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All right, all right, all right. Over the past few days, I’ve been listening to Matthew McConaughey’s memoir Greenlights, as read by the author. I honestly don’t know what compelled me to listen to it or how it ended up on my Audible app. I don’t even really like audio books. I knew the man had depth, but I swear I’m still reeling. Of course he has led a wild, crazy, outlaw life. Of course he has a bunch of great stories. But I’d never expect him to throw me for a considerable spin. It has little to do with startups and everything to do with finding yourself in the world — which means it has everything to do with startups. In any case: highly recommended.

It was, indirectly, the inspiration for my column this week, where I was reflecting on how app activation metrics are at odds with our mental health in many ways. That is particularly true for apps like Nextdoor, Citizen and the Ring doorbell app, which pipes fresh hot terror to your pocket 24/7. And, like the gullible, amygdala-powered animals we are, we respond. Maybe it’s time to opt out.

The TechCrunch team is getting pretty psyched about TechCrunch Disrupt in San Francisco in a couple of weeks. I’ll be onstage, among other things, interviewing Rajeev Rajan, the new(ish) CTO of Atlassian, and begrudgingly accepting sartorial advice from random strangers — that could be you!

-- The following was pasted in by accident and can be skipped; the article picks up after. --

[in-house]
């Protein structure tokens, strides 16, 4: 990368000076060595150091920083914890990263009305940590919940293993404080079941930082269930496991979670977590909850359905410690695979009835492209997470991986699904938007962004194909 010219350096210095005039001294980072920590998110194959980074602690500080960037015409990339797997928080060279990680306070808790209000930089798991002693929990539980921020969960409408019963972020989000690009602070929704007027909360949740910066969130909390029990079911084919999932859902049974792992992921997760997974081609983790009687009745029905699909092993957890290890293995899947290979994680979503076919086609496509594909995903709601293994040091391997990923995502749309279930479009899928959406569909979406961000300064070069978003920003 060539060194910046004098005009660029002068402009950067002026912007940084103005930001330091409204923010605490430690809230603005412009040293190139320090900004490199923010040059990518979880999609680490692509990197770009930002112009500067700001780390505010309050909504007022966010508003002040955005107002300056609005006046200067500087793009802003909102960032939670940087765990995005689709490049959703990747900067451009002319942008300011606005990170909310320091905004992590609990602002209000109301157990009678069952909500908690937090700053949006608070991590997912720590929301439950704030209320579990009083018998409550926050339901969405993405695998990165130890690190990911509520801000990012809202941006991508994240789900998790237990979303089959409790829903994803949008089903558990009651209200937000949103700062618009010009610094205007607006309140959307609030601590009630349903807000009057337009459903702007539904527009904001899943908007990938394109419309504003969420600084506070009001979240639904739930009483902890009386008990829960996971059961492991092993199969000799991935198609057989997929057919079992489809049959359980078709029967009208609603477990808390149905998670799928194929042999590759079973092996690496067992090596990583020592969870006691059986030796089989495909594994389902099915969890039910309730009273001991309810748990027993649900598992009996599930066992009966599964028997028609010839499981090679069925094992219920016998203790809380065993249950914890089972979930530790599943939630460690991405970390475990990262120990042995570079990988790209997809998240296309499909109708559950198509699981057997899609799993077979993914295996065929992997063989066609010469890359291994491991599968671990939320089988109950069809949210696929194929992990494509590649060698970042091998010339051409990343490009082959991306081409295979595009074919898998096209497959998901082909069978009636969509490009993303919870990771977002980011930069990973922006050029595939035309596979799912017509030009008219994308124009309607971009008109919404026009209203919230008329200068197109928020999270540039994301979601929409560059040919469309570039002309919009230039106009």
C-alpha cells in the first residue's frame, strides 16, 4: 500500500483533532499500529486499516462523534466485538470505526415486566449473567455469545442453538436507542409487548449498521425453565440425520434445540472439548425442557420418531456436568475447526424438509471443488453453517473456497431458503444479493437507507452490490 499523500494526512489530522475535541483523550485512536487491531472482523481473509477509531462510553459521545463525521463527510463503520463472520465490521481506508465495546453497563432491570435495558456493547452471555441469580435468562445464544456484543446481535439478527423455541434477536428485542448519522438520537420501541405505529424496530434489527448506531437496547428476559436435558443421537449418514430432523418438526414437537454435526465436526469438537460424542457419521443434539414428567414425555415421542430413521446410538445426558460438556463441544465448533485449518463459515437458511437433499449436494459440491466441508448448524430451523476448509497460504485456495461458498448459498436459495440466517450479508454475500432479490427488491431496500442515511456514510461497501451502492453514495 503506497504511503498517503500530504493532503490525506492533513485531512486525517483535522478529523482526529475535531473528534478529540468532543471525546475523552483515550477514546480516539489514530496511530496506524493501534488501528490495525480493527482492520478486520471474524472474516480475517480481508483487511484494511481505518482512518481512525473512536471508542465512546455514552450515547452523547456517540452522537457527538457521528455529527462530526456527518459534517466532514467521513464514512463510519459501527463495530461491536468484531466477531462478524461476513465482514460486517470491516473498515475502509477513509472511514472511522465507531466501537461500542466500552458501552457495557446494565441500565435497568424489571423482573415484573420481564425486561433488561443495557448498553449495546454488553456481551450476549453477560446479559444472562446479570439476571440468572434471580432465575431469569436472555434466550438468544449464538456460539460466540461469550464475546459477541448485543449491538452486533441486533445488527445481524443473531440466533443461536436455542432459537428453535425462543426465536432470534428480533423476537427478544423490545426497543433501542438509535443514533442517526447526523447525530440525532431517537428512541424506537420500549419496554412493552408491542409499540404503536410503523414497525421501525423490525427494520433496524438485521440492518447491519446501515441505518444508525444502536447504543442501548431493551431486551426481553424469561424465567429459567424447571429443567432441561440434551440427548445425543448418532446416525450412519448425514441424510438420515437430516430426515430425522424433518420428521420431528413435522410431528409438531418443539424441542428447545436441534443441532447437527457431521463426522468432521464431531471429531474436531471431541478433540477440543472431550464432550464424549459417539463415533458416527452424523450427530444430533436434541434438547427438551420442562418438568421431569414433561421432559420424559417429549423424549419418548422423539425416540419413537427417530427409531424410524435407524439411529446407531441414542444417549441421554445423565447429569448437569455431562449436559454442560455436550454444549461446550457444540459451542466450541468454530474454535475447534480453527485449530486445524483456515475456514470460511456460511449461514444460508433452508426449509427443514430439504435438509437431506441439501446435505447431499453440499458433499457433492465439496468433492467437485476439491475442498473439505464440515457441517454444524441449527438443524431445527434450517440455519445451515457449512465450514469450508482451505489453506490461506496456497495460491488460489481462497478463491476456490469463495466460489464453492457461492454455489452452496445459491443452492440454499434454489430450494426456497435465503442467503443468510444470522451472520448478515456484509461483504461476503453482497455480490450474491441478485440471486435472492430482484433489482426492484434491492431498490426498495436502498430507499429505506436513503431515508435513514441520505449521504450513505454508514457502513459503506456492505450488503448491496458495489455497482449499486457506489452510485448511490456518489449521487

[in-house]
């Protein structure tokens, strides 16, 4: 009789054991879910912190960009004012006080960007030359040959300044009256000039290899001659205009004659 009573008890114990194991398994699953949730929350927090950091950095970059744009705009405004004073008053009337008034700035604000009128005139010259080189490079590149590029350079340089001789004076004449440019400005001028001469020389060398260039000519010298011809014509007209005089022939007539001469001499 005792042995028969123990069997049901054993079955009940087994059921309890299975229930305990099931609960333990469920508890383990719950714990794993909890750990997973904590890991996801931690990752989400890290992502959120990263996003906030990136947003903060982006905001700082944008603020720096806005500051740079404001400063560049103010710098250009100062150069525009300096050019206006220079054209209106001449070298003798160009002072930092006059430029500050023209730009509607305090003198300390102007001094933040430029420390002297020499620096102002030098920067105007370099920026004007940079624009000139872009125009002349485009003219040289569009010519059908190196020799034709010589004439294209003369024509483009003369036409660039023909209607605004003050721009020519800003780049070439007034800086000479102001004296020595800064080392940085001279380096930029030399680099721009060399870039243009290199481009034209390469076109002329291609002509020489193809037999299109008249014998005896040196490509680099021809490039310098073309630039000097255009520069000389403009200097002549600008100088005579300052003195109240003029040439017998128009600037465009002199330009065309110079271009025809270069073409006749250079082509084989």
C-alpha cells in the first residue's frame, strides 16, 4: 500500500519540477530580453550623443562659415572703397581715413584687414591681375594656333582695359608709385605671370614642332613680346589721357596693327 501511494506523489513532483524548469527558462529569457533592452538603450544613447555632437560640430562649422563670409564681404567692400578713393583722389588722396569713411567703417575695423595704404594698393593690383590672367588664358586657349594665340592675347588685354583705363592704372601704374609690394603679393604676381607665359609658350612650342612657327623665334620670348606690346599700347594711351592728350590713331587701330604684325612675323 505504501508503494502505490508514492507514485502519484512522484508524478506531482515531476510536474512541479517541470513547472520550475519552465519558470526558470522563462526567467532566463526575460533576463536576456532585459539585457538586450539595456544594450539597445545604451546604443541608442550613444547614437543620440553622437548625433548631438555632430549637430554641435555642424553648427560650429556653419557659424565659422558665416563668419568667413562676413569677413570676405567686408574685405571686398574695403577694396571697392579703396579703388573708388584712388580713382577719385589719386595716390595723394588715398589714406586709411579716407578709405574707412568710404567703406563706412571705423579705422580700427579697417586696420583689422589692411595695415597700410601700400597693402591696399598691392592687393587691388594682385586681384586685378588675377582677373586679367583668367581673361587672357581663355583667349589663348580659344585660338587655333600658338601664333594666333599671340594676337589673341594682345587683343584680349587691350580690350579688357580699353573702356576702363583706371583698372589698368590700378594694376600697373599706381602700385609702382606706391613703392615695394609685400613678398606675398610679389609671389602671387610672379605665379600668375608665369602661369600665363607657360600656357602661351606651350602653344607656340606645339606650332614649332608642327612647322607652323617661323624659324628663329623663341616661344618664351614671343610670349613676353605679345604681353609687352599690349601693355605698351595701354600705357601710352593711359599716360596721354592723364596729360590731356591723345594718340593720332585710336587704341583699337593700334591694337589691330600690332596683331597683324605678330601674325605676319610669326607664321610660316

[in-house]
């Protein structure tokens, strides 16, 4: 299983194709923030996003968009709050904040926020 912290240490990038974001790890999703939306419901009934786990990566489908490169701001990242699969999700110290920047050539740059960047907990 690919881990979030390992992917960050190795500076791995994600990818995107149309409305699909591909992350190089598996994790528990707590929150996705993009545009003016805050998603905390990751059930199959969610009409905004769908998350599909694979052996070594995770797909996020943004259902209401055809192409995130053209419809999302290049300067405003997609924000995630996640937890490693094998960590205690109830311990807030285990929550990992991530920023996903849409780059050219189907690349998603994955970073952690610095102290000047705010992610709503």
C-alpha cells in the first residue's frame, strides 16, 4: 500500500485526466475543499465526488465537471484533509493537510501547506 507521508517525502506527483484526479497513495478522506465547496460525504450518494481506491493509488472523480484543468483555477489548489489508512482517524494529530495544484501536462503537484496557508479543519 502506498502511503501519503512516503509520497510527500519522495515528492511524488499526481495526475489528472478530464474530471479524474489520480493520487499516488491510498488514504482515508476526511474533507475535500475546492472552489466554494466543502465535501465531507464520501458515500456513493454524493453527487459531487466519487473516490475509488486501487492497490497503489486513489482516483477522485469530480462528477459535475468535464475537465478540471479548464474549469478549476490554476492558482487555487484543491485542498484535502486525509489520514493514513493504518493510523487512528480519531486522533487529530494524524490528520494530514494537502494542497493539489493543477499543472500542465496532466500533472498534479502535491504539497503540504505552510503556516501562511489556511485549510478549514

On those cheerful notes . . . onward to what’s happening in startup land this week!

The highest lows and the lowest highs

Red ball on curved light blue paper, blue background

Image Credits: PM Images / Getty Images

Ho’boy, startup life sure ain’t for the fainthearted, and there’s a lot of highs and lows happening all around us at the moment.

Medobed, an startup that promises medicine delivery in 10 minutes, was initially selected in Y Combinator’s S23 batch. The accelerator changed its tune, severing its ties with the Indian firm. A partner at the venture firm has also suggested to many prospective investors to not engage with the startup.

Apropos changing its mind — Chamet is a popular but controversial live video chat app. Google decided to yank the app from the Play Store. Big Goog didn’t give a specific reason but waved in the general direction of its “questionable user-generated content” policy.

Someone get a crash cart: Ingrid reported on Babylon Health succumbing to insolvency — after it was valued at almost $2 billion not that long ago. Today, it’s worth about $5,000 on paper. Yowzers.

Self-protesting protestors: People love a good scandal, and protestors rallied at Cruise HQ in San Francisco this week. But it appears that the particular incident they were protesting may have been overblown. It was alleged that an ambulance was blocked by a Cruise self-driving vehicle, but TechCrunch saw video footage of an incident where an ambulance was unimpeded in this case.